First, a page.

Shredded ballots cause election kerfuffle
Rio Arriba County is sort of a miniature Chicago when it comes to elections. The year began with the indictments of two of its residents for voter fraud. One of them is the wife of an Española city councilor.
Then, in last month’s primary election, 55 paper ballots that had been cast by Democratic voters were slashed to indecipherable ribbons by poll workers. This was no small blunder.
The case of the butchered ballots cast doubt on the outcome of a close race for a seat on the Rio Arriba County Board of Commissioners.
Not until Thursday night, five weeks after the polls closed in the primary election, did a
mild-mannered pastor finally win the commissioner’s election. His victory occurred in a Santa Fe courtroom, where state District Judge Jason Lidyard got the final say.
Lidyard’s ruling capped a bizarre election that should have ended June 5, primary night. Instead, the race for the commissioner’s seat turned into a prolonged melodrama that began in an unlikely spot — the rural outpost of Ojo Sarco.
Derrick Rodriguez, an employee of the State Fire Marshal’s Office, was moonlighting as the presiding election judge of Ojo Sarco’s Precinct 17.
Rodriguez testified that election day had started as a summer breeze. Voters trickled into his Precinct 17 a couple at a time. Nothing more challenging occurred than a handful of voters needing extra instruction on coloring in the circles on their ballots so the voting machine would read their choices correctly.
When the polls closed, Rodriguez phoned the Rio Arriba County Clerk’s Office for advice on what to do with the paper ballots. He testified that an employee of the clerk’s office told him to tear them up.
Rodriguez said he could not recall the name of the worker who gave him this instruction. More likely, Rodriguez misunderstood.
In any case, he told his three-member crew to rip up all the ballots. But they were only supposed to tear up unused ballots, not the ones voters had filled out.
This wouldn’t have mattered so much if the race for Rio Arriba County commissioner in District 1 had not turned into a nail-biter.
Unofficial returns showed political
newcomer James J. Martinez defeating former Commissioner Elias Coriz, 863-859. Two other candidates trailed them.
Recounts are not automatic in county races, even one this close. But Coriz wanted one. He paid $3,400 to cover the cost.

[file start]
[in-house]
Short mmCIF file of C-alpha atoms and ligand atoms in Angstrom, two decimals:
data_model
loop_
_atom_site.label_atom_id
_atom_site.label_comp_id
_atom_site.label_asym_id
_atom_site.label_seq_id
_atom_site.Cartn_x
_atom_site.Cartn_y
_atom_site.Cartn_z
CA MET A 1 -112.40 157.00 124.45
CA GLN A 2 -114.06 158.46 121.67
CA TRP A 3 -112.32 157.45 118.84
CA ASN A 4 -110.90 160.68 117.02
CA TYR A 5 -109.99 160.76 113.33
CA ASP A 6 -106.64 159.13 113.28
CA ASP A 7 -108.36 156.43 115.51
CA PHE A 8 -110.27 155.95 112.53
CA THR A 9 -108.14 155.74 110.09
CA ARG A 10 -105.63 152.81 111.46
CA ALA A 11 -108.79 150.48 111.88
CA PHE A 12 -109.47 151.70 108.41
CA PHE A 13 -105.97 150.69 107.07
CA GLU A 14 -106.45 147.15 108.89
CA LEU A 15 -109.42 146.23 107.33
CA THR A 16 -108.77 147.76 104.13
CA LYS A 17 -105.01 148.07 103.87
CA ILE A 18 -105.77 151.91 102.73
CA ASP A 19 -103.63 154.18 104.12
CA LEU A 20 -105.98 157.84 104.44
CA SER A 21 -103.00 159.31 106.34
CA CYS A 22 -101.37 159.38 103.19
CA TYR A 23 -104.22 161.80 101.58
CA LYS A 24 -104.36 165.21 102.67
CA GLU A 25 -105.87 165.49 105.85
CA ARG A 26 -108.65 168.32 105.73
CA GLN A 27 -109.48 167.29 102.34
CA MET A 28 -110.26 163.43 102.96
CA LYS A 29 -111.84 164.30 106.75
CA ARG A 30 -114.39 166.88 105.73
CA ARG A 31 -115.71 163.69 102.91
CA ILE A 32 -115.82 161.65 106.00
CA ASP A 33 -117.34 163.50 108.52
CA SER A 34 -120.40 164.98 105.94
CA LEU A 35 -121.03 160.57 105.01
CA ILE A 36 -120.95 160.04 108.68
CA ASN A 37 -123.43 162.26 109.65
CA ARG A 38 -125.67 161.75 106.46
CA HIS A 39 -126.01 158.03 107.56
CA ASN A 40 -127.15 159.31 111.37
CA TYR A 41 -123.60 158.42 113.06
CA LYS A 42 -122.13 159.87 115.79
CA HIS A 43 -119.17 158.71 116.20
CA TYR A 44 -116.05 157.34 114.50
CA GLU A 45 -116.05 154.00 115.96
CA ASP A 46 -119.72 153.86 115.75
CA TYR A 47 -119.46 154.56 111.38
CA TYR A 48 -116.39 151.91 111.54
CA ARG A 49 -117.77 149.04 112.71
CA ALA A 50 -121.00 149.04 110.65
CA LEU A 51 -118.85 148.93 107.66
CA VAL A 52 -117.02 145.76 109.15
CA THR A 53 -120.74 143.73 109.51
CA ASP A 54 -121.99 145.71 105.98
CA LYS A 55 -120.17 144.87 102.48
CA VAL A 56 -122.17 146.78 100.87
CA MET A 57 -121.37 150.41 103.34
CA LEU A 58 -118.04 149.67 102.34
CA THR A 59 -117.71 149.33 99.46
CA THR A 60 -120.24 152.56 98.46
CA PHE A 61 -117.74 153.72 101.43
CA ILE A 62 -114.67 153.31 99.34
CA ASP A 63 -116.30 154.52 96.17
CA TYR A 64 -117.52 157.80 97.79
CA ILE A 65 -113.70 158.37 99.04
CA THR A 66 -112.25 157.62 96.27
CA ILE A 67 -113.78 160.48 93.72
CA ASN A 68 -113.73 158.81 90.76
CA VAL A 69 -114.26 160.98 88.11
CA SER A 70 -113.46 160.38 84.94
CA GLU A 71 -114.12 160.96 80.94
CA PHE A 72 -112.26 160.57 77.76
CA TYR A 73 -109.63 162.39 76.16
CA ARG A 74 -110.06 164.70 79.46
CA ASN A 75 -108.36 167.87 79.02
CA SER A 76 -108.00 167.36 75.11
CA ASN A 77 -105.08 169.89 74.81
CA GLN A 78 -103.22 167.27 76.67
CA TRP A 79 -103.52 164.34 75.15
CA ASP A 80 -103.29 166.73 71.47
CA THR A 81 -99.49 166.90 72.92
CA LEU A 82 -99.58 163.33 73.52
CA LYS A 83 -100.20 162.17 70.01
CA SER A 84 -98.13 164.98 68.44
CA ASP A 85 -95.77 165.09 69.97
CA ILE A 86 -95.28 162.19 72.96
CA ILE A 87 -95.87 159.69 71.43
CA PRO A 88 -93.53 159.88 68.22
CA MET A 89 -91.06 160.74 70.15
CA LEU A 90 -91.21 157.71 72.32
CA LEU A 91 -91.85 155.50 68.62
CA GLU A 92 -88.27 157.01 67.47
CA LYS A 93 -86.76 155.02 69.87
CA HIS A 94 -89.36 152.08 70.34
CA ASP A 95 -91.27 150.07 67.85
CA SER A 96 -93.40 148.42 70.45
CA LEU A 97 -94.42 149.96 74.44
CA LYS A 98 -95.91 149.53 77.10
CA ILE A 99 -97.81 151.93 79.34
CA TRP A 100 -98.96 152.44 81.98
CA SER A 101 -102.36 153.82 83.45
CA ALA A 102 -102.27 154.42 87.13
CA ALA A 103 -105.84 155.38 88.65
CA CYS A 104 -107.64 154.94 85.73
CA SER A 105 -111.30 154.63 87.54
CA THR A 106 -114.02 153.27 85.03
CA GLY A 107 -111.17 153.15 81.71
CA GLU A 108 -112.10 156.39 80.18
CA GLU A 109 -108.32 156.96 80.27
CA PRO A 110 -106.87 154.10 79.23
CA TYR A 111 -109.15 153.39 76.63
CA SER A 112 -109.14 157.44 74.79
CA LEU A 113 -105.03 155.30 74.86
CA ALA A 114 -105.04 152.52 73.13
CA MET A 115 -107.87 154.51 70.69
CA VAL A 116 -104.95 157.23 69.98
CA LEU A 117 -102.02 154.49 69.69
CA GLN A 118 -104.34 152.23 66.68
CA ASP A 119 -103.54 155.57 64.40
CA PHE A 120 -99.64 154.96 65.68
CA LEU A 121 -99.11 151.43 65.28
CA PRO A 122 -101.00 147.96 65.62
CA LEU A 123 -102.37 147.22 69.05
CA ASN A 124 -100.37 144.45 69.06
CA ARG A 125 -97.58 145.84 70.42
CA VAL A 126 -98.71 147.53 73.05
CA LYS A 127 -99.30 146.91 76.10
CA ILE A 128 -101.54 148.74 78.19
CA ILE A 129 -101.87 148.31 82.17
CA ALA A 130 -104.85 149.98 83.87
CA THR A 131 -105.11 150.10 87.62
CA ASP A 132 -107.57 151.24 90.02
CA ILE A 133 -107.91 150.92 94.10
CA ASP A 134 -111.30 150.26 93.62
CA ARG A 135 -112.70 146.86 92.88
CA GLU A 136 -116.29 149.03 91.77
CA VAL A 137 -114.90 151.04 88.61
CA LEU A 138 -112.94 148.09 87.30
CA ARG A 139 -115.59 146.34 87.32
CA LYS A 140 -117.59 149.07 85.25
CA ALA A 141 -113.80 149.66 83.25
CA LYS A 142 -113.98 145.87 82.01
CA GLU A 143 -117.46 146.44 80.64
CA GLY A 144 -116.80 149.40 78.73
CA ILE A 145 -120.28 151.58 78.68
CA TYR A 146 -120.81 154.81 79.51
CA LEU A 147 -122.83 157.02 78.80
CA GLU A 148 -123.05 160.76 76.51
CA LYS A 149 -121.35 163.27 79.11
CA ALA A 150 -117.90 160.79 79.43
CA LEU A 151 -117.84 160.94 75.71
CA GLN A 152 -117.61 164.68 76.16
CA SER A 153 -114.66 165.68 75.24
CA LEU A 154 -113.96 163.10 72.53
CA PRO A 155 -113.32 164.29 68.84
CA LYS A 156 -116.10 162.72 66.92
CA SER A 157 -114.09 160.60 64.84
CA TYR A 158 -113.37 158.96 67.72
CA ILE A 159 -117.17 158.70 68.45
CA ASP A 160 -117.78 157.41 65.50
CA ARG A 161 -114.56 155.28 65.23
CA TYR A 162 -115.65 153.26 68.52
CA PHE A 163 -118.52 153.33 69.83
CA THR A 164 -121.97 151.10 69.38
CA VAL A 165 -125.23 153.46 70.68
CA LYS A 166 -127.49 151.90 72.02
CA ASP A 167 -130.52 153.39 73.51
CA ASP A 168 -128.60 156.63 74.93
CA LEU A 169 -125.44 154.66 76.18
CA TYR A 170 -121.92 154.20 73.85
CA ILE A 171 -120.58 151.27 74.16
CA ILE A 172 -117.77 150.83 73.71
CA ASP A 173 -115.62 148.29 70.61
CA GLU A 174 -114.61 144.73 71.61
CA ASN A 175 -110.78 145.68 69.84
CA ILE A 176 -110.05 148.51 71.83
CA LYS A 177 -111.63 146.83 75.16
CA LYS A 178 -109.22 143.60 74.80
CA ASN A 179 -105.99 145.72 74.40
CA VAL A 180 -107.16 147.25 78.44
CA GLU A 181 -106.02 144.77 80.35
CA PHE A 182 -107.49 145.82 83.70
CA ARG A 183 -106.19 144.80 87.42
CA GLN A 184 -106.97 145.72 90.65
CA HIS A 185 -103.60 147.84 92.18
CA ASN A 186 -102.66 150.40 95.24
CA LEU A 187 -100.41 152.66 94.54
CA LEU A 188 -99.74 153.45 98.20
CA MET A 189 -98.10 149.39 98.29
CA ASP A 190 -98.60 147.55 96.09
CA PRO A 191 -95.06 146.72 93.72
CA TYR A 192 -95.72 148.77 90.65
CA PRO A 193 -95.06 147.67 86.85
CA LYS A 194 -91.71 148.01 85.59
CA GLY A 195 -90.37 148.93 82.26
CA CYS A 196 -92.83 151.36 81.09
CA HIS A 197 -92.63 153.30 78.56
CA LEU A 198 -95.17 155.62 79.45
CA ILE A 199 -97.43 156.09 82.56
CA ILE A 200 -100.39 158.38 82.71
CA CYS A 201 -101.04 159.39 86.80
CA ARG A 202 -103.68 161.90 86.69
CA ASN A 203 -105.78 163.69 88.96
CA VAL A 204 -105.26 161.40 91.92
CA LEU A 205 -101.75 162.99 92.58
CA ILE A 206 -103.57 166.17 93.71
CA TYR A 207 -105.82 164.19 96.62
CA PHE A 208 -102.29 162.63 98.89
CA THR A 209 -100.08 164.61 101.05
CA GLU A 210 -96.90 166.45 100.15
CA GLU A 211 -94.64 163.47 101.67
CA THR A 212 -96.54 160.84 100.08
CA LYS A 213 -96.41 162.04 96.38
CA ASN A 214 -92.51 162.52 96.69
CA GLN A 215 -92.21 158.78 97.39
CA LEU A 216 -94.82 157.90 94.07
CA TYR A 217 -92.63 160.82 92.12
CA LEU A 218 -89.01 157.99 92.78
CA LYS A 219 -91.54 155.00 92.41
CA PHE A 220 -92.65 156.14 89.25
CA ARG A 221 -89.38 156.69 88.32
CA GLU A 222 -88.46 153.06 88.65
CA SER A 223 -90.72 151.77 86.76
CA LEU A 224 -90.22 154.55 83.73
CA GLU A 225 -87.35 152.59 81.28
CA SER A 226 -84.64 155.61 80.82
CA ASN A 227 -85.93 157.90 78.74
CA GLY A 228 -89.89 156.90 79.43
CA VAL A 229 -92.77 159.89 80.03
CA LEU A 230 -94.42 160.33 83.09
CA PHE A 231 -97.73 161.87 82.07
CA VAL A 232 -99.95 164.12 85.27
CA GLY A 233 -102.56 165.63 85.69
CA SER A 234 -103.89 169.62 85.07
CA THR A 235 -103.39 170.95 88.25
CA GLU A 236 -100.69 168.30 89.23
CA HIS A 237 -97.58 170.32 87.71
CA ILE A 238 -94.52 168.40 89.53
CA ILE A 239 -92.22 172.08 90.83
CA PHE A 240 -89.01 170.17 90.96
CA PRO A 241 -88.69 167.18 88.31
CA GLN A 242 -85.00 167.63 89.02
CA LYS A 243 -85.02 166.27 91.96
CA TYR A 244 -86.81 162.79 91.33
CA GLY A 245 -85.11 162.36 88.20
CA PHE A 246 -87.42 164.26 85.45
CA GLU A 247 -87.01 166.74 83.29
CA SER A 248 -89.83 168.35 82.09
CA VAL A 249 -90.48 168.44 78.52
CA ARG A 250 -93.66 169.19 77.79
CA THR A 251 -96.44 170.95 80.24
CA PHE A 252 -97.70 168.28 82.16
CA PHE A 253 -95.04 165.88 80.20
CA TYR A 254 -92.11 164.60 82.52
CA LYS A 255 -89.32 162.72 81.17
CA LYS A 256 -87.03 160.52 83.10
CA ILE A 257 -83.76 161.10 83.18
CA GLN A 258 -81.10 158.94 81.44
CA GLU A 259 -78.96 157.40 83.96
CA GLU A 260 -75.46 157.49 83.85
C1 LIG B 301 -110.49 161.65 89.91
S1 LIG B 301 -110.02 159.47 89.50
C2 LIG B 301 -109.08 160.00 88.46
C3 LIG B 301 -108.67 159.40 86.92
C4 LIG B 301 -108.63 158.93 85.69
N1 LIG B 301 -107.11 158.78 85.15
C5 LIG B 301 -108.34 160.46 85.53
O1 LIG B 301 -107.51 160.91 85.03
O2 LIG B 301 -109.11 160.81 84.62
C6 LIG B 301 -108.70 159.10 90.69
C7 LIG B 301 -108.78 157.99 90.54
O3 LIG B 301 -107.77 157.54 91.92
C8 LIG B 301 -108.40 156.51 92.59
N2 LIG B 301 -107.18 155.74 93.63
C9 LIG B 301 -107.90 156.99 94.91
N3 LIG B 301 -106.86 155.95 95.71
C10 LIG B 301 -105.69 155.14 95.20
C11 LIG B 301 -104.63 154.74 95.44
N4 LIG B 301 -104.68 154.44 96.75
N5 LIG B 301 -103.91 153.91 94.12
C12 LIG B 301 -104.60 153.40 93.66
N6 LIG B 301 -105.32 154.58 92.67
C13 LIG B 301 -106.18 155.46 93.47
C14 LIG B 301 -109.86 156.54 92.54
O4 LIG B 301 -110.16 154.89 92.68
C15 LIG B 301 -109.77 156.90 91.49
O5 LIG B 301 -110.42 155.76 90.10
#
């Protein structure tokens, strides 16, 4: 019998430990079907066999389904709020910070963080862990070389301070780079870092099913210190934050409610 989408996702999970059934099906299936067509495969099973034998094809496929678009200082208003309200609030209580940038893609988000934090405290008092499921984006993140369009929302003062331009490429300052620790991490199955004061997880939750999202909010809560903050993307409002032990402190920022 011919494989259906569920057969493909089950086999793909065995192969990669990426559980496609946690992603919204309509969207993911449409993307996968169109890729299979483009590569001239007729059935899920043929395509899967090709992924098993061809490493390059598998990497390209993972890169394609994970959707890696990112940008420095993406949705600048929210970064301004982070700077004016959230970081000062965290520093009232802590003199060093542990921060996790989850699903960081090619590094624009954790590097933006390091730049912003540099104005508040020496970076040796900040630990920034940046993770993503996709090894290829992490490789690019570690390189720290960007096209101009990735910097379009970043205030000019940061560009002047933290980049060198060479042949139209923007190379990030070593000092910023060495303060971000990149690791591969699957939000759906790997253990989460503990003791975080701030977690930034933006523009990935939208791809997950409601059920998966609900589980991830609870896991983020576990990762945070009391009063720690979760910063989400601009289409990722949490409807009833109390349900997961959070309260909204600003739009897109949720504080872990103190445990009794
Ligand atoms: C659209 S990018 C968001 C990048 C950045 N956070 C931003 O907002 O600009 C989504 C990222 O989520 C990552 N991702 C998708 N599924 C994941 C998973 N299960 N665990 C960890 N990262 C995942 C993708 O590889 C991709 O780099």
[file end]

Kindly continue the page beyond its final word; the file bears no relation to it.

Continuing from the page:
Once the recount commenced, employees of the county clerk’s office discovered all the paper ballots from Precinct 17 had been mistakenly cut up. In tatters, the ballots could not be put back together again.
This led Coriz’s lawyer, Scott Fuqua, to argue that none of the ballots cast in Ojo Sarco for commissioner candidates should be counted.
His proposal would have reversed the outcome of the election. Throw
out the votes from Ojo Sarco and Coriz would win the race with 846 votes to 841 for Martinez.
Martinez’s lawyer, Kate Girard, countered that a clear and accurate record of the votes was readily available. She said the digital image of every ballot was recorded by the voting machine. This showed that all the votes in Ojo Sarco had been tabulated correctly.
Judge Lidyard subpoenaed three of the four poll workers who had played a part in shredding the ballots. The other was out of state.
Skittish on the witness stand, poll worker John Sanchez, a retired iron worker, said he thought ripping the ballots was proper, based on the instructions he received from his presiding election judge.
“Everything we did, we did it together and we did it by the book,” Sanchez said.
Girard held no animus toward the confused election crew. In her view, what the poll workers did was an honest mistake.
“At the end of a 13-hour day, it happens,” Girard said.
She argued to Judge Lidyard that state case law called for the election result to stand, especially because the digital images of the ballots verified that Martinez won the race.
Fuqua said the digital images were worthless. State election law says ballots themselves must be checked in a recount. A replica of the ballots, Fuqua said, is no more valid than making a copy of a $100 bill and expecting the counterfeit version to be treated as real money.
At the end of a five-hour hearing, Lidyard came down firmly on the side of Martinez, the original winner.
Citing the sentiments of the Ohio Supreme Court in a contested election, Lidyard said judges should be reluctant to interfere in the results of an election.
Then he declared Martinez the county commissioner-elect. A speech therapist and associate pastor at Rock Christian Fellowship Church, Martinez has no opponent in the November general election.
The courtroom resounded with cheering from Martinez’s supporters.
Coriz, the defeated candidate, could have appealed Lidyard’s ruling by contesting the election.
Instead, Coriz stood, extended his hand to Martinez and congratulated him on his victory.
With that, the best moment of the day, Rio Arriba County’s longest election was finally finished.
Ringside Seat is an opinion column about people, politics and news. Contact Milan Simonich at email@example.com or 505-986-3080.
James J. Martinez, who won a primary race for Rio Arriba County commissioner, listens to Judge Jason Lidyard on Thursday in District Court.
Elias Coriz, who lost a primary race for Rio Arriba County commissioner, listens Thursday as Judge Jason Lidyard questions Rio Arriba County Bureau of Elections Chief Michele Jordan.